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Eucalyptus Trees in Mexico

By Caroline Fritz ; Updated September 21, 2017
The rainbow gum eucalyptus has multicolored bark.
tree Rainbow Bark Eucalyptus image by svitdoll from Fotolia.com

The eucalyptus tree is native to Australia. An evergreen, there are more than 500 species of eucalyptus. The tree has been successfully cultivated in warm, dry climates throughout the world, including Mexico. Eucalyptus trees have been grown extensively in Mexico, including the red gum, rainbow gum and the blue gum.

Red Gum

The red gum eucalyptus is also called the river red gum or the Murray red gum. The tree gets its name from its sap's color. The tree's height ranges from 100 to 200 feet, according to "Simon & Schuster's Guide to Trees” by Paola Lanzara and Mariella Pizzetti. The adult tree's bark is gray. The bark continually flakes off in strips and is replaced. In young trees, the bark is red. The leaves are spear-shaped and often grow to 12 inches in length. The flowers are bloom in clusters and the fruit are seeds.

Rainbow Gum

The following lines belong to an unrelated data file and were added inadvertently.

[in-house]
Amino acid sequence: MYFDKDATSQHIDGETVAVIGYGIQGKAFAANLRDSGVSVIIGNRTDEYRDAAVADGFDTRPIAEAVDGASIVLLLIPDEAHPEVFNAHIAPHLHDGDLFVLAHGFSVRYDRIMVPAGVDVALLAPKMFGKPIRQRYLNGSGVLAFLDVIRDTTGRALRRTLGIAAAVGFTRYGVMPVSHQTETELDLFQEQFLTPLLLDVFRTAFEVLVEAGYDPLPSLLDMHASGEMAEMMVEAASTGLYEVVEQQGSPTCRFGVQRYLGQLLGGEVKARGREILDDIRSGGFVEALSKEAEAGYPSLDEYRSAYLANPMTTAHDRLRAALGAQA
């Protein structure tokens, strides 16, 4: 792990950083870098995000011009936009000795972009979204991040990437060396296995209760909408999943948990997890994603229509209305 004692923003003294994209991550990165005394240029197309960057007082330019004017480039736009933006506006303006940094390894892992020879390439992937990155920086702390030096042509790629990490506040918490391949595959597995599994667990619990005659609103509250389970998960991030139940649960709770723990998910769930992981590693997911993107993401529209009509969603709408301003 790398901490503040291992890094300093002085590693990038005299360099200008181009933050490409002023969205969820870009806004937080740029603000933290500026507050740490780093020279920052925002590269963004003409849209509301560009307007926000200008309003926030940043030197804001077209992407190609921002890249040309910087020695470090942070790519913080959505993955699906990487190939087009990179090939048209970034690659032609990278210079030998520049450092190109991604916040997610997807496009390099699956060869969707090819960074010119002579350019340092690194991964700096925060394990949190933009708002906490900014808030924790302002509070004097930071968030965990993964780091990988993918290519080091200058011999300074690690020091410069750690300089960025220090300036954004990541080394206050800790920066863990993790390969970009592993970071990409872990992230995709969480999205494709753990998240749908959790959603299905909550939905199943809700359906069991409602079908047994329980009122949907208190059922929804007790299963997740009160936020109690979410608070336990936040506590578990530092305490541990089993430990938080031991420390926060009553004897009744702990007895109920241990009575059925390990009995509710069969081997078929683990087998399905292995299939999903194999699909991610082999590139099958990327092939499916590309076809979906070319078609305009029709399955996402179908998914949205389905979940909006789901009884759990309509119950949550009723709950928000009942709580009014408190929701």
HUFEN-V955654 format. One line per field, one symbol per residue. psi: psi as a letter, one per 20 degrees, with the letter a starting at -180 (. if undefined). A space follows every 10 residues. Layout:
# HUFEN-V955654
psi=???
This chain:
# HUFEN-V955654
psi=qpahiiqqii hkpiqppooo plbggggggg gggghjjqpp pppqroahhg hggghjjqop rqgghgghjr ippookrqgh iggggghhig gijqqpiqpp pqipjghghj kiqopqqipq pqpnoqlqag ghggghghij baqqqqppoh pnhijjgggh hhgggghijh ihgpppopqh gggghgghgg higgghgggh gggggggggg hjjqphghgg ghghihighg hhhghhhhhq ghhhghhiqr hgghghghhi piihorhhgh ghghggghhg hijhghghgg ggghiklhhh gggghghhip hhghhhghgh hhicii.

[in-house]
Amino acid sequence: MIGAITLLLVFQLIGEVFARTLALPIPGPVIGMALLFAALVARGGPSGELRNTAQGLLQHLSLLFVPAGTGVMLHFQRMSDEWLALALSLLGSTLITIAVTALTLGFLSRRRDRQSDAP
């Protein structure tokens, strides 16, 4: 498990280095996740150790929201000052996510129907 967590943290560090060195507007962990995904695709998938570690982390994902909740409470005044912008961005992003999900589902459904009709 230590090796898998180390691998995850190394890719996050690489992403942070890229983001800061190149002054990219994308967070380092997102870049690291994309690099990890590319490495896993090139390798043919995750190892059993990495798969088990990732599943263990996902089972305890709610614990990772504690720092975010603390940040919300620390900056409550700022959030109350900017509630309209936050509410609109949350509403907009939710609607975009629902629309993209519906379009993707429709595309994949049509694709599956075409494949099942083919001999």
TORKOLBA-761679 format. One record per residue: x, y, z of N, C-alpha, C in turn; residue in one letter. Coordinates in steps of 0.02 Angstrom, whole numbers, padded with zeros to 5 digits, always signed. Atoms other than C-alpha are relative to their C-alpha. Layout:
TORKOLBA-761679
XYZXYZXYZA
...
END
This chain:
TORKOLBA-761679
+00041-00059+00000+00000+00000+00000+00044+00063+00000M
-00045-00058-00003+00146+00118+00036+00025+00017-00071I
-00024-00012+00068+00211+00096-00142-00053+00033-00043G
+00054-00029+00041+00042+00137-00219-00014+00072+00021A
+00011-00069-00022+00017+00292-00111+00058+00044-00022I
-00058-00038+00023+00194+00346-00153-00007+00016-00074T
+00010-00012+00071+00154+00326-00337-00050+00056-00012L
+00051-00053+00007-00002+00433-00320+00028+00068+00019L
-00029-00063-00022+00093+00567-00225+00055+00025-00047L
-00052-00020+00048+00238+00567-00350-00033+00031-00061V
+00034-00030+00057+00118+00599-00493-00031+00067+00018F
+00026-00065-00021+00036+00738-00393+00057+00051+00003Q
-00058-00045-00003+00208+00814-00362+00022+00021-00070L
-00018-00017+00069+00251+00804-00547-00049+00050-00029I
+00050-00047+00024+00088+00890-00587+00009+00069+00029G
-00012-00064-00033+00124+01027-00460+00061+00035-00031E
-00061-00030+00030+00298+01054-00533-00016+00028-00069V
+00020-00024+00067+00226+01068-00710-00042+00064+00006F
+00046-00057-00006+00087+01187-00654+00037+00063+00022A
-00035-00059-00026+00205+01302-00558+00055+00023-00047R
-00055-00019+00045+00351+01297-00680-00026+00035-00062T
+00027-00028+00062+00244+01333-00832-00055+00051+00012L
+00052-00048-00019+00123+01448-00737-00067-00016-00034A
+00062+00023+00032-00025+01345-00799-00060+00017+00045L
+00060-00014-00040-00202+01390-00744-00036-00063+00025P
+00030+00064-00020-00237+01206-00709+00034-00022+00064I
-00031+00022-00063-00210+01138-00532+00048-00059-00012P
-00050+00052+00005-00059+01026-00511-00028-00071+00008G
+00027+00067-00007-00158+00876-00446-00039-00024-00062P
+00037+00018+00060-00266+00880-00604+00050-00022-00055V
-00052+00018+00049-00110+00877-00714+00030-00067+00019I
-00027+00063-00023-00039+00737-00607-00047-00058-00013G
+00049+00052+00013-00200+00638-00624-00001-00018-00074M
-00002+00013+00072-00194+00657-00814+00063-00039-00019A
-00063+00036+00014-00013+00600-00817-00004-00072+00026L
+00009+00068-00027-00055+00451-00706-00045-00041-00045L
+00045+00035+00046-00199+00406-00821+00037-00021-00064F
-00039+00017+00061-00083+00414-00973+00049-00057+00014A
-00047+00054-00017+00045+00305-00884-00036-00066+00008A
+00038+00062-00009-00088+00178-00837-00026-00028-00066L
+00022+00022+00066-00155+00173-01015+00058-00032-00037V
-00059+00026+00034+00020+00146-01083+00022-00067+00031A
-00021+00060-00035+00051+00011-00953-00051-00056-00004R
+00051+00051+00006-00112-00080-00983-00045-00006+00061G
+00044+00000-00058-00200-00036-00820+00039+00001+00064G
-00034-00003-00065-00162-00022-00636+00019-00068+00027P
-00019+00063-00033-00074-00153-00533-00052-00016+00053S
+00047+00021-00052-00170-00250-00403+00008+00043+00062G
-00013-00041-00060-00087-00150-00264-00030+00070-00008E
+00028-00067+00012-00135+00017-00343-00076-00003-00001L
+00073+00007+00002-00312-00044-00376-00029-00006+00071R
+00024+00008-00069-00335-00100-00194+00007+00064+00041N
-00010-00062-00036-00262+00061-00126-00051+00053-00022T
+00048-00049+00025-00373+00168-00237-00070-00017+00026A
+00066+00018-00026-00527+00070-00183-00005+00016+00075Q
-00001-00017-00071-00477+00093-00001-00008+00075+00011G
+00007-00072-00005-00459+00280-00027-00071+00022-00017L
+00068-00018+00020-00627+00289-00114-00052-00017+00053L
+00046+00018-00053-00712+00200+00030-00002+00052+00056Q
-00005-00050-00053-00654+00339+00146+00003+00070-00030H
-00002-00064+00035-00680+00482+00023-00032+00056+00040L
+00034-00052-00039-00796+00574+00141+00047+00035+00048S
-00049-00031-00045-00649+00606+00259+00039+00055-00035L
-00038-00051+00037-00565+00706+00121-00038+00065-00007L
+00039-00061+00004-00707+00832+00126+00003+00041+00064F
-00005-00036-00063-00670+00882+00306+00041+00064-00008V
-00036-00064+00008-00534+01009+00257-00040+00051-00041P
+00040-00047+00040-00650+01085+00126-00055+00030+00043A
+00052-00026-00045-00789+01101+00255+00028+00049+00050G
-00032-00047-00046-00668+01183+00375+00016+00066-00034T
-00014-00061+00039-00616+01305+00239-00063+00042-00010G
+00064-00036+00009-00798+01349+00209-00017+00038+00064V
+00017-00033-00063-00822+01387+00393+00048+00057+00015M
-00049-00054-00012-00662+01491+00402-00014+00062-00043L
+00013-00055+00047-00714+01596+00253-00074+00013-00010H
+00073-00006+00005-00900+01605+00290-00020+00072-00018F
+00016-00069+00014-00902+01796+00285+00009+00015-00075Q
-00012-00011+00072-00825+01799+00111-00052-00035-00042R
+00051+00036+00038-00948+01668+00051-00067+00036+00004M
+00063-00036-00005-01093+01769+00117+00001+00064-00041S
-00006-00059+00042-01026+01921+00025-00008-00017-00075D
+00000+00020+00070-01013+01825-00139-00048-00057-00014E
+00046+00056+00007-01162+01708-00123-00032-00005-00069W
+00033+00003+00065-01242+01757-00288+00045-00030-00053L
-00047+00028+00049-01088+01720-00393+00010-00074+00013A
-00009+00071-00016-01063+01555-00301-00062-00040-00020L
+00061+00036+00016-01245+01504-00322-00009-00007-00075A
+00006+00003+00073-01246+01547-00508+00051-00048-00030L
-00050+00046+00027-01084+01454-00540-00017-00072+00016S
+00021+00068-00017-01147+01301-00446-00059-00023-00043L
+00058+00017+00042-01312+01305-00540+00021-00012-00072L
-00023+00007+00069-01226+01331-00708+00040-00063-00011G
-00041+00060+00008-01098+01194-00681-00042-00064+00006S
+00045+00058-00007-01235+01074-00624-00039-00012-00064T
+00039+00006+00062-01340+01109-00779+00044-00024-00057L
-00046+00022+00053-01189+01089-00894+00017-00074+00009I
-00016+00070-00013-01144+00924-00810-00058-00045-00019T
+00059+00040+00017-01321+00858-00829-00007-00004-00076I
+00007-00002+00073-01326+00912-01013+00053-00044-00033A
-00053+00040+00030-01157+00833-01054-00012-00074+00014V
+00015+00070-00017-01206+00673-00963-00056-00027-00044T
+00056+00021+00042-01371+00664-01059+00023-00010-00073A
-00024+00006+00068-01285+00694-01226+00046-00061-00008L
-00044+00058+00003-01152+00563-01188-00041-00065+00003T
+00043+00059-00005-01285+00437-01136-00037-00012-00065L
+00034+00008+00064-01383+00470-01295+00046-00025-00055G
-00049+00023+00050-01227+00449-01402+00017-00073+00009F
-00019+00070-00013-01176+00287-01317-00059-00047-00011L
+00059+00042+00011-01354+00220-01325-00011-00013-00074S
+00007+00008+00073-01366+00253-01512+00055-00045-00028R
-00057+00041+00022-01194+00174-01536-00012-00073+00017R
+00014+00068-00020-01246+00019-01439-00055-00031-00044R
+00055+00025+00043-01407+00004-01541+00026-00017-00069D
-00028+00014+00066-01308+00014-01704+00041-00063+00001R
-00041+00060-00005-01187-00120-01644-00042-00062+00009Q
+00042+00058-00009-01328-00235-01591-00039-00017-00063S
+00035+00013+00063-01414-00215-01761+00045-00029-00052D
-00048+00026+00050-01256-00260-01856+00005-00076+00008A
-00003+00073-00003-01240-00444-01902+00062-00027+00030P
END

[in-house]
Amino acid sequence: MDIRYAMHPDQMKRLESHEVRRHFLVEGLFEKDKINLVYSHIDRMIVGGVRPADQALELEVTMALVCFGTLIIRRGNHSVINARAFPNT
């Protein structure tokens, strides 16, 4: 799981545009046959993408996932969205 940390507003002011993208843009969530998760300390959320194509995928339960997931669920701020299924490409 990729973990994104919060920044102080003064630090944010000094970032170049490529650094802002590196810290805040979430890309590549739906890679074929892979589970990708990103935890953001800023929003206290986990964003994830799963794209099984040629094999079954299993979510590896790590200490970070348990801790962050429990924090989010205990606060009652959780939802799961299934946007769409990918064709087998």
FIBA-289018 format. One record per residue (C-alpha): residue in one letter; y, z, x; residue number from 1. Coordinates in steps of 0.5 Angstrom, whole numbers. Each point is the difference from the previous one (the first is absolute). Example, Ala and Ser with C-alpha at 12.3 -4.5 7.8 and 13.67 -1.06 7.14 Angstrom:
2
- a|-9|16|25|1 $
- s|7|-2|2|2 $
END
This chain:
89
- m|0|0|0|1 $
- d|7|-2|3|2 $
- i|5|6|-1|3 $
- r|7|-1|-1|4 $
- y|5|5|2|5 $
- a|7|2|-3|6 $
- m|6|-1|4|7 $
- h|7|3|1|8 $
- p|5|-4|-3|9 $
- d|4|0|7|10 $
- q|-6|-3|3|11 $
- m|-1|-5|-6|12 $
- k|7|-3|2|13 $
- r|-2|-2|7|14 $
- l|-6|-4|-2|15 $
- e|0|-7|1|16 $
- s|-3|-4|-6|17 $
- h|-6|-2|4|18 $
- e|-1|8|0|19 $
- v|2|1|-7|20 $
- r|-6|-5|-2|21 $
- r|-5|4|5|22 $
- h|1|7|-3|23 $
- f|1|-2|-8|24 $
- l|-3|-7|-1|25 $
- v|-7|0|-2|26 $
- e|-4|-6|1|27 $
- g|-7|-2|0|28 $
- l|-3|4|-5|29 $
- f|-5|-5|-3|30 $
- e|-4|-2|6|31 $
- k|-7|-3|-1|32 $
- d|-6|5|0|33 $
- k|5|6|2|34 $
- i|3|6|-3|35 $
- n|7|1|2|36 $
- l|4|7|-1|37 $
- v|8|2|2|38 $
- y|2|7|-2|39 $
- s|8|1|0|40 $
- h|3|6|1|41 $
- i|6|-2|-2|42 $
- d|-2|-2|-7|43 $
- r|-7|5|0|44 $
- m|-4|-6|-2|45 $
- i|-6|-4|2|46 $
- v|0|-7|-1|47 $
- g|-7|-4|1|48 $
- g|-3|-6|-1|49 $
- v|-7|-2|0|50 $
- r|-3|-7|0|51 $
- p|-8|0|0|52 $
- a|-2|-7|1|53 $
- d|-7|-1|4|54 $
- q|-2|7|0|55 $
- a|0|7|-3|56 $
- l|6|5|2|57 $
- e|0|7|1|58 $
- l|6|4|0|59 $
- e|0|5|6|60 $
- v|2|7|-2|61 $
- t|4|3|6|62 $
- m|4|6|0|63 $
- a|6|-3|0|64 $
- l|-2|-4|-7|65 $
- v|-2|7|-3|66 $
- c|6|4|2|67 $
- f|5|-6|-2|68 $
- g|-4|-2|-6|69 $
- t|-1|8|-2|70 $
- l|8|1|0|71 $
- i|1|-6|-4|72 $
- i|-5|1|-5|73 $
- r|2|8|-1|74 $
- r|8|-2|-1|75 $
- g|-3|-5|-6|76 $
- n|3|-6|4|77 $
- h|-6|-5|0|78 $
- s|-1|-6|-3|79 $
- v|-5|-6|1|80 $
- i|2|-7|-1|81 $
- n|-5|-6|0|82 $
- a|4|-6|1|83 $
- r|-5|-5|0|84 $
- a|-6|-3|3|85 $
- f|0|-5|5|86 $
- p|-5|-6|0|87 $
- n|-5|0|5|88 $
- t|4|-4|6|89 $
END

The rainbow gum is also called Kamarere. The tree reaches a height of 225 feet. The bark is multicolored and peels off in vertical strips. The timber is used for pulp, according to “Trees” by Colin Ridsdale. The leaves are elongated ovals and dark green above with a lighter green underside. The flowers are white and bloom in clusters numbering seven to 11. The fruit is a hard, round capsule.

Blue Gum

The blue gum is a fast-growing tree, growing more than 8 feet a year. The tree reaches a height of 195 feet. The bark is mutlicolored consisting of blue, gray, yellow and brown patches. When young, the bark is smooth but as the tree ages, the bark becomes rough and peels away in thin strips, according to “The Illustrated Encyclopedia of Trees of the World” by Tony Russell, Catherine Cutler and Martin Walters. The leaves are round when young, becoming spear-shaped, shiny green and waxy as the tree matures. The flowers bloom singly in the spring, appearing at the base of the leaves. The shape of the fruit resembles the acorn.


About the Author


Caroline Fritz has more than 20 years of writing and editing experience, mainly for publications in northwest Ohio. She is currently an editor for a national technical magazine focusing on the construction industry. She has a Bachelor of Science in journalism from Bowling Green State University in Bowling Green, Ohio.